UMBERTO BORSO Ambasciatore del belcanto nel mondo

By Vittoria Borso and Gabriella Pasquali


borso-bookcover <

Pezzi Editore; 384 pages; 35 €.

 

I know, I know: “In Rome act like the Romans.”  Nevertheless I cannot get accustomed to the Italian way of writing singer biographies. Most collectors possess copies of exemplary (mostly written in English) biographies of Caruso, Björling, De Lucia, Melchior, the Greek years of Callas etc. Meticulously researched the life story of triumphs and disasters is always chronologically told while fans of lists will find in annex a full career performance chronology, a discography, a bibliography etc. and a name index. In Italy this rather logical built up often seems to pose an intellectual challenge that cannot be met.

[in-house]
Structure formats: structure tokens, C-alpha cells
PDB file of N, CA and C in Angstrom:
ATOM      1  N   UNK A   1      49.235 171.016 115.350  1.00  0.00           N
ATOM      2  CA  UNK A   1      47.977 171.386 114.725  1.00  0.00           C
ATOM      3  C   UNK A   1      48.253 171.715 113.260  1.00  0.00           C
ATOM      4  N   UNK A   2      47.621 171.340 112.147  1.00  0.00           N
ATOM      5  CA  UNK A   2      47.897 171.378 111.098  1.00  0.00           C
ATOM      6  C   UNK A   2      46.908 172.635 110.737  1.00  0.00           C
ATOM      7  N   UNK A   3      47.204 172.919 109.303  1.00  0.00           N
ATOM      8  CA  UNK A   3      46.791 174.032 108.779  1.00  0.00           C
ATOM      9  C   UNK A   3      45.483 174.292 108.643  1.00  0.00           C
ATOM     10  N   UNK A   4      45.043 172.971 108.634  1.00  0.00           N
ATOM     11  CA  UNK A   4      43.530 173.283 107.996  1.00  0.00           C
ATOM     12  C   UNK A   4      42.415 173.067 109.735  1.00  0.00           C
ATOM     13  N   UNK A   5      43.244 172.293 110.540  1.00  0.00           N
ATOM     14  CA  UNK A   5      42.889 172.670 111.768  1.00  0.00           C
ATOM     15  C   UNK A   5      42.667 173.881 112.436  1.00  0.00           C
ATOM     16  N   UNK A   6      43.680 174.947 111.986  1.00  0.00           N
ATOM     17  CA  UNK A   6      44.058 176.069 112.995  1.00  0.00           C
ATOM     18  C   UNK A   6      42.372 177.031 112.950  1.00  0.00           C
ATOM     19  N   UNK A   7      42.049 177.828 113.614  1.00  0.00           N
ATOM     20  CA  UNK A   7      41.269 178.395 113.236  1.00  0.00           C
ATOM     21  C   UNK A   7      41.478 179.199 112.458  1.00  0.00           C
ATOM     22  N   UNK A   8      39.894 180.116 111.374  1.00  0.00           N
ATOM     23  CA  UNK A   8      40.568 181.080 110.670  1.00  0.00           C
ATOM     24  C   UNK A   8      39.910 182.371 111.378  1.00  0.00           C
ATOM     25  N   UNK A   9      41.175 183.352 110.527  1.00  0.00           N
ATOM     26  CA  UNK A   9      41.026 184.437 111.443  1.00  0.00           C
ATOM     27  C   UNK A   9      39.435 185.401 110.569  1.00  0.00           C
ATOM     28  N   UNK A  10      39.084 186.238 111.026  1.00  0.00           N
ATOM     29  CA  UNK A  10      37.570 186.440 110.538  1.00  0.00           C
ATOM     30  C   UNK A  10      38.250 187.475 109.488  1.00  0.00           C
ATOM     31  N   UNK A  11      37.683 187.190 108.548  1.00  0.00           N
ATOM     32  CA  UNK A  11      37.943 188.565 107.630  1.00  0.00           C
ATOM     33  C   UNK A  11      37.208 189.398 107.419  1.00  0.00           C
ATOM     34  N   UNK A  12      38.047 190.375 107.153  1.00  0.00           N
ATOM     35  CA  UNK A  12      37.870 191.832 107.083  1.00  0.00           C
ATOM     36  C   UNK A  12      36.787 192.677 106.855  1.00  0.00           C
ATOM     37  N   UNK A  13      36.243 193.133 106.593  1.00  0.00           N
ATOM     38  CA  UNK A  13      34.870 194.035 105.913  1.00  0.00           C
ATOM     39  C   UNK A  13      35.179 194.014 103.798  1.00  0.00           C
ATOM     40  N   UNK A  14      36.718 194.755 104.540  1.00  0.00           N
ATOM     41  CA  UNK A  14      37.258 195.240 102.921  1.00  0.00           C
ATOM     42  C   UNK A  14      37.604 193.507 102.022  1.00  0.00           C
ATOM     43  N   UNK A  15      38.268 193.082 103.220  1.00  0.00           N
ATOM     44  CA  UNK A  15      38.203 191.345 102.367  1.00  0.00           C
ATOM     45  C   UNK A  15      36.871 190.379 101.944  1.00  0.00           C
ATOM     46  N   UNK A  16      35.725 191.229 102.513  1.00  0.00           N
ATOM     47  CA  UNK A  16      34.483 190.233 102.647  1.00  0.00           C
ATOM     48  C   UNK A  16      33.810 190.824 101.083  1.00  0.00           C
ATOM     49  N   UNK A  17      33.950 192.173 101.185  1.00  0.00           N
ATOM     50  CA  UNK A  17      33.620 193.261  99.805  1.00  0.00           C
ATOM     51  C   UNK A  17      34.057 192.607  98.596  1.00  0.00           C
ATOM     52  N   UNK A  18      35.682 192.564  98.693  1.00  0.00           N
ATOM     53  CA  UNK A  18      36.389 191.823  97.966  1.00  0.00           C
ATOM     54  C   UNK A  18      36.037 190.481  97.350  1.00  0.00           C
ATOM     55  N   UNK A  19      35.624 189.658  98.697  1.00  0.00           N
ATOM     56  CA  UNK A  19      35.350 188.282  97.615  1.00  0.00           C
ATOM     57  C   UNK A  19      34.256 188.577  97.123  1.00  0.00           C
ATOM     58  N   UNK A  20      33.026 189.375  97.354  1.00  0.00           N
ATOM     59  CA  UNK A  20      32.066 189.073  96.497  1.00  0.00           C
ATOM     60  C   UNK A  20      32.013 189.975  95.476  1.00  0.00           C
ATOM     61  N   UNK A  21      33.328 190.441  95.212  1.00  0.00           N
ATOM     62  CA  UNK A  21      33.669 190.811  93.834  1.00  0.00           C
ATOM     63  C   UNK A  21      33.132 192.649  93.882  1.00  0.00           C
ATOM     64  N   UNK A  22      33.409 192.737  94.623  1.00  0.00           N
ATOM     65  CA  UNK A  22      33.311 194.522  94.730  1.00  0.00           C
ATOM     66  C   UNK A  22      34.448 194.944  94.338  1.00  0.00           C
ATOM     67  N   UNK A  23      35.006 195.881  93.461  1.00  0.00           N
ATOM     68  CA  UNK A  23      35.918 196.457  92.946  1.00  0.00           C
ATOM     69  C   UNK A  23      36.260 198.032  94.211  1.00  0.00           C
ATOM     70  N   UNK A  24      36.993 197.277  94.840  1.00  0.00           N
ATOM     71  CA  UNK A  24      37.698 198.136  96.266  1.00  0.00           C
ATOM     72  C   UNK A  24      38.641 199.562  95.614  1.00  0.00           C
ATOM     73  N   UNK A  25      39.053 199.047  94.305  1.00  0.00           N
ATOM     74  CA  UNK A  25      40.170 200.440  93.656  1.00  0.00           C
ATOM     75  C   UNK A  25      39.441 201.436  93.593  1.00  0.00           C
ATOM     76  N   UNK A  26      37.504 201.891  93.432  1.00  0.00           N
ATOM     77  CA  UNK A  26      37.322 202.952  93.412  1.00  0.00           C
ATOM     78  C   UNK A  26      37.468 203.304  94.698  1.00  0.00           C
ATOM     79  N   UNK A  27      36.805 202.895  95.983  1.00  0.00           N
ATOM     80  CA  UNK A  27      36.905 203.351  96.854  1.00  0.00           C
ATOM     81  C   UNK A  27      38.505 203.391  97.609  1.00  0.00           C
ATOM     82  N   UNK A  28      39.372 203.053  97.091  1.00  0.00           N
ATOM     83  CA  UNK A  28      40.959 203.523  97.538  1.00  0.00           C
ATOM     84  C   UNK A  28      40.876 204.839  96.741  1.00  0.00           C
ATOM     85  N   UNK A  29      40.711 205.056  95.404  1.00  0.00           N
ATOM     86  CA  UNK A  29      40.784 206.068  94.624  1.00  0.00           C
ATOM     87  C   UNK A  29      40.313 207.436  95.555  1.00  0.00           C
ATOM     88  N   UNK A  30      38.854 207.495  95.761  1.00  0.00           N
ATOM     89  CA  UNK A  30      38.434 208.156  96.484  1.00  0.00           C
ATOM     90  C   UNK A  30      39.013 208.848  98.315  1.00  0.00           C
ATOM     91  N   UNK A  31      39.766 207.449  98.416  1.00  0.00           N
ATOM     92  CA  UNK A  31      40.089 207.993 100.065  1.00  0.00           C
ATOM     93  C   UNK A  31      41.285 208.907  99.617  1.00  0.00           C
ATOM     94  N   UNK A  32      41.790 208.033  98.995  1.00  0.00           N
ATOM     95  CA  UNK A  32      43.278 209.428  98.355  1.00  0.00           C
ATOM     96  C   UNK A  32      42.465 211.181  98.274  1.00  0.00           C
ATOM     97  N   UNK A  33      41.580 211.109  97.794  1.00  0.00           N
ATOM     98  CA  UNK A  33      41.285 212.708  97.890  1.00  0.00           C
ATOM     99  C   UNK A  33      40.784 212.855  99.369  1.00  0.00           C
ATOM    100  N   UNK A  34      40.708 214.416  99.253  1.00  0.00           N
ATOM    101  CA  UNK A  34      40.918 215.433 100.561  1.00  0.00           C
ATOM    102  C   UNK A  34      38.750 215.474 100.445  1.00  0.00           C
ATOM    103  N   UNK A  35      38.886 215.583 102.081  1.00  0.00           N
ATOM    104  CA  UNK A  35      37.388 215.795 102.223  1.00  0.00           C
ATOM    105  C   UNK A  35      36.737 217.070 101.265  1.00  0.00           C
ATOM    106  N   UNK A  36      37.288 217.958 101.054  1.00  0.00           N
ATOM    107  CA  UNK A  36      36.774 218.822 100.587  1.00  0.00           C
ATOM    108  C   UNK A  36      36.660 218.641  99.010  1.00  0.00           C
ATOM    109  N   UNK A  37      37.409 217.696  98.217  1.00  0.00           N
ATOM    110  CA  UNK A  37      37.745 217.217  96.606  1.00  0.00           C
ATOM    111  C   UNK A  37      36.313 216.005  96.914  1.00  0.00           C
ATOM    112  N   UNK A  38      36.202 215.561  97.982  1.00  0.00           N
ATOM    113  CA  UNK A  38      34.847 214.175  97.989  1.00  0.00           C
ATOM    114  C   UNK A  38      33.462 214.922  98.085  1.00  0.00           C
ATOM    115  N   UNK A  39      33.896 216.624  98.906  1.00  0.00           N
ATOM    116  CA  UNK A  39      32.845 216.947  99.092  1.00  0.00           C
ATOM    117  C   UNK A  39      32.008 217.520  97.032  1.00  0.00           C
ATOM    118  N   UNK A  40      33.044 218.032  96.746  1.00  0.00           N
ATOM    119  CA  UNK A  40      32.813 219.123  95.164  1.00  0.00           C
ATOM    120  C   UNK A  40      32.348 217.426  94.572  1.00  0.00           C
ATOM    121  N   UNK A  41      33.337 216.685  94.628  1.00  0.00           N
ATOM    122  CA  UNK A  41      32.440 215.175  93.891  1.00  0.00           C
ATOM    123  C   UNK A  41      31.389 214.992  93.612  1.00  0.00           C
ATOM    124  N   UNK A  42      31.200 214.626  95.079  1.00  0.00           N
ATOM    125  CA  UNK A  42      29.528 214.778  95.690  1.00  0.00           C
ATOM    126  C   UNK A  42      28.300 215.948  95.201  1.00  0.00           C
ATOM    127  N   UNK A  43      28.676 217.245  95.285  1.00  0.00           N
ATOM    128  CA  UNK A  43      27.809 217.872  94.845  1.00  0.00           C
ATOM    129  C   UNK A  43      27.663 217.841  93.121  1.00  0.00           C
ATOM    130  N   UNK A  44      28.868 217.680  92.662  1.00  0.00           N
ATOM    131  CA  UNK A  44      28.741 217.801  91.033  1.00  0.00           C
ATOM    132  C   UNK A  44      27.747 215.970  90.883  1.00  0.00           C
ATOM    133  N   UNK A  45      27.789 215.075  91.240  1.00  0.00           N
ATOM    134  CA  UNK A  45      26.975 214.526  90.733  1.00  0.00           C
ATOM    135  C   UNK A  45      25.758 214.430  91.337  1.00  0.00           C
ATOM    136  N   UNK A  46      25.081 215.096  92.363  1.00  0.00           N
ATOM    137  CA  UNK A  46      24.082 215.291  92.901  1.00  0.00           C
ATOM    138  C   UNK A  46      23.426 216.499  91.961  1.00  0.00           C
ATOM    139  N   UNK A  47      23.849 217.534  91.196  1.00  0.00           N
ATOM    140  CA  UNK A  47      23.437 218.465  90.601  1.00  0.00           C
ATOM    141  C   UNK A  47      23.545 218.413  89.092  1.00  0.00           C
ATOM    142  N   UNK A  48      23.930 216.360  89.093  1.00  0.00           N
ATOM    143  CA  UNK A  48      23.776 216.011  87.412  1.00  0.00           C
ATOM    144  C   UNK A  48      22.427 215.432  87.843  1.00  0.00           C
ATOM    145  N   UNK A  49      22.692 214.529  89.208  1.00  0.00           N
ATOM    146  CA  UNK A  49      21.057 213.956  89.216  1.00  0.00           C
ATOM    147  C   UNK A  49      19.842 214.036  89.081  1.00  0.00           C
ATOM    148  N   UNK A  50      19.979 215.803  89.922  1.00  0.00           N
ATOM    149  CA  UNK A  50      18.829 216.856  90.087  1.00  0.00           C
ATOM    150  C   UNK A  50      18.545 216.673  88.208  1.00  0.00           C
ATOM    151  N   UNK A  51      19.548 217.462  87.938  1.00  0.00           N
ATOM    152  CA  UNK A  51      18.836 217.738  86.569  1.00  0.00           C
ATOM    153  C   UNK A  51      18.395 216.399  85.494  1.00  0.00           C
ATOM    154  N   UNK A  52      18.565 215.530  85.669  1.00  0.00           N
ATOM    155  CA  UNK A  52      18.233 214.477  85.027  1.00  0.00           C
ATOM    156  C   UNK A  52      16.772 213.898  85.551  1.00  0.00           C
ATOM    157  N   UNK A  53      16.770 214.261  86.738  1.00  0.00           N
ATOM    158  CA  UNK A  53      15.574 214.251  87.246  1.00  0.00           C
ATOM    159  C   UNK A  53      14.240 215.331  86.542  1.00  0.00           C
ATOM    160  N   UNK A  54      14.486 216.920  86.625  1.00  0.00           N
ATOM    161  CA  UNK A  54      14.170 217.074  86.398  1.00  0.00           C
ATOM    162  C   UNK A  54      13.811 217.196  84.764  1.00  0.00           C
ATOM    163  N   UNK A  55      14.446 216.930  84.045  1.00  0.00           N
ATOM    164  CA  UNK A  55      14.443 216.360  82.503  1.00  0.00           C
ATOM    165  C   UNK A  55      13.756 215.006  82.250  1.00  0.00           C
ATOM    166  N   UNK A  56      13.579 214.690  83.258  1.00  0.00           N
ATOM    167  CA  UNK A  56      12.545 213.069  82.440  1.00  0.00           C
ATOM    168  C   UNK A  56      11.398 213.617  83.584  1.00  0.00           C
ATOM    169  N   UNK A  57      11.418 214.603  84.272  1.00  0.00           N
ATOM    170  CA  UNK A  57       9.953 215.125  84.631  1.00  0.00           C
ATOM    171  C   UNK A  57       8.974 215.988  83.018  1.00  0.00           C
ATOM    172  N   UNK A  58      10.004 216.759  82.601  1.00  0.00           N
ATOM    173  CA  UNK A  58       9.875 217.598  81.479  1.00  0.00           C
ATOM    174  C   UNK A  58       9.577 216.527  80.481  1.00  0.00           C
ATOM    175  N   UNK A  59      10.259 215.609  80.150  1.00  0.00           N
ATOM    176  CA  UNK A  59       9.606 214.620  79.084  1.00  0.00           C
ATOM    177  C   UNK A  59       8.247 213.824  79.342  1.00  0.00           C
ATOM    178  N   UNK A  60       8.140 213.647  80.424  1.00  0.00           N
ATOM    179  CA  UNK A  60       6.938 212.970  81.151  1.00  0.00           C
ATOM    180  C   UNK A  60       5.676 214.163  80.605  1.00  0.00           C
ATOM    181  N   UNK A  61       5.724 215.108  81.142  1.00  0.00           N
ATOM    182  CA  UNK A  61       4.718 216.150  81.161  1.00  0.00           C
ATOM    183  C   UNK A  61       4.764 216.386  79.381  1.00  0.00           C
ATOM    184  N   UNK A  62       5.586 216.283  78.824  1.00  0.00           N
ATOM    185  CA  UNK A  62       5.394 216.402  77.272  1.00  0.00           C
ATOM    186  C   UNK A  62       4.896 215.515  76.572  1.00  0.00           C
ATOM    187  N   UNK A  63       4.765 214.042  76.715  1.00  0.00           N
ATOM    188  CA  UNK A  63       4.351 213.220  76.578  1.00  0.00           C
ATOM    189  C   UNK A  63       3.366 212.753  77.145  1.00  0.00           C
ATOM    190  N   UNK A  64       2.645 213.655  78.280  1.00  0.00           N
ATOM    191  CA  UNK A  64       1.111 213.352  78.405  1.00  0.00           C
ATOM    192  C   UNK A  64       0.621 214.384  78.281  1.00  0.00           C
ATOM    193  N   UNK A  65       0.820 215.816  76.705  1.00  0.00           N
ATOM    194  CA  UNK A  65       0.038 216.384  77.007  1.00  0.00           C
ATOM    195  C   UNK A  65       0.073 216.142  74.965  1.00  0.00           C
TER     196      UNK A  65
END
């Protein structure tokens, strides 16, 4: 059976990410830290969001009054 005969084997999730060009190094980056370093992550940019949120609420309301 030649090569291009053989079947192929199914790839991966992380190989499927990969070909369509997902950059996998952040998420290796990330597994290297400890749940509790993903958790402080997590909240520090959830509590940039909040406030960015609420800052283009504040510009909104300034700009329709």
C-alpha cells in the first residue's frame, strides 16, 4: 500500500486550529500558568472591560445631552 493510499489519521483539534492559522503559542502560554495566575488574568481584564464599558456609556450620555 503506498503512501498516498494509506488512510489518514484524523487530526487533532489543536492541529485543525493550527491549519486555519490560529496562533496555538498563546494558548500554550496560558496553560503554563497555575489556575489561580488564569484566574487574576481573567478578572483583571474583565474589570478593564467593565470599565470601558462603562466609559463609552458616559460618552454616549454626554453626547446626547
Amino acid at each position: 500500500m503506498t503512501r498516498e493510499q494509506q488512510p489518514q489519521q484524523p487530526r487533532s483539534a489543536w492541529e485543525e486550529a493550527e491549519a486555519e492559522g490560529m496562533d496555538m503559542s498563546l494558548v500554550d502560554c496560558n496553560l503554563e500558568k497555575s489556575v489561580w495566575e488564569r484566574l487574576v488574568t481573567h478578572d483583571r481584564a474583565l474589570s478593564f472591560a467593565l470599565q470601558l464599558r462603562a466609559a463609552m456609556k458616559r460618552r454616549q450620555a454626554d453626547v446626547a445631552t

Once more (as in many on paper interesting Azzali biographies) we are stuck with a few pages on Borso’s début and from that moment on we get chapters per opera the tenor performed. Most of the remaining pages are devoted to reproductions of favourable reviews in these roles  in chronological order. Sometimes we get the message at the end that the tenor sang the role as well in X and Y and one has the feeling that maybe those reviews were less laudatory. One wonders too why almost one page per chapter is devoted to the story and the genesis of each opera. I cannot imagine that someone interested in Borso still has need to read what Carmen or Otello are about. After those chapters it’s time for the in Italy inevitable long messages by family, friends and admirers. Somewhat more interesting is a piece on the many tours the tenor made in Australia, Ireland and Yugoslavia. Borso often was part of ad hoc companies who performed for weeks and even months in some parts of the world that were starved for real Italian singers and were too poor or too far to receive the greatest  stars of the fifties and the sixties. Ironic though written in earnest is a chapter on “Il tenore gentiluomo”; the nice colleague who always ran to the rescue when another tenor was indisposed. From the chronology in annex it is clear that the few appearances the tenor made in big houses as La Scala or the Met were due to this gentleman attitude as otherwise Bing or Ghiringhelli would not have thought of inviting Borso. So the tenor has to thank Del Monaco, Tucker and especially Franco Corelli who were so kind to fall ill and to give Borso a chance. He even had the honour of singing the dress rehearsal of a new production of Ernani at the Met with Price and MacNeil. At the première – as often happened- Corelli was once again “simpatico” towards the world and took his rightful place. And irony is very far off in a chapter called “Enrico Caruso e Umberto Borso”. There is indeed a likeness, though only as to physical resemblance. No tenor buff will pretend that Borso’s voice had a lot in common with the great Neapolitan’s; maybe the amount of decibels excluded.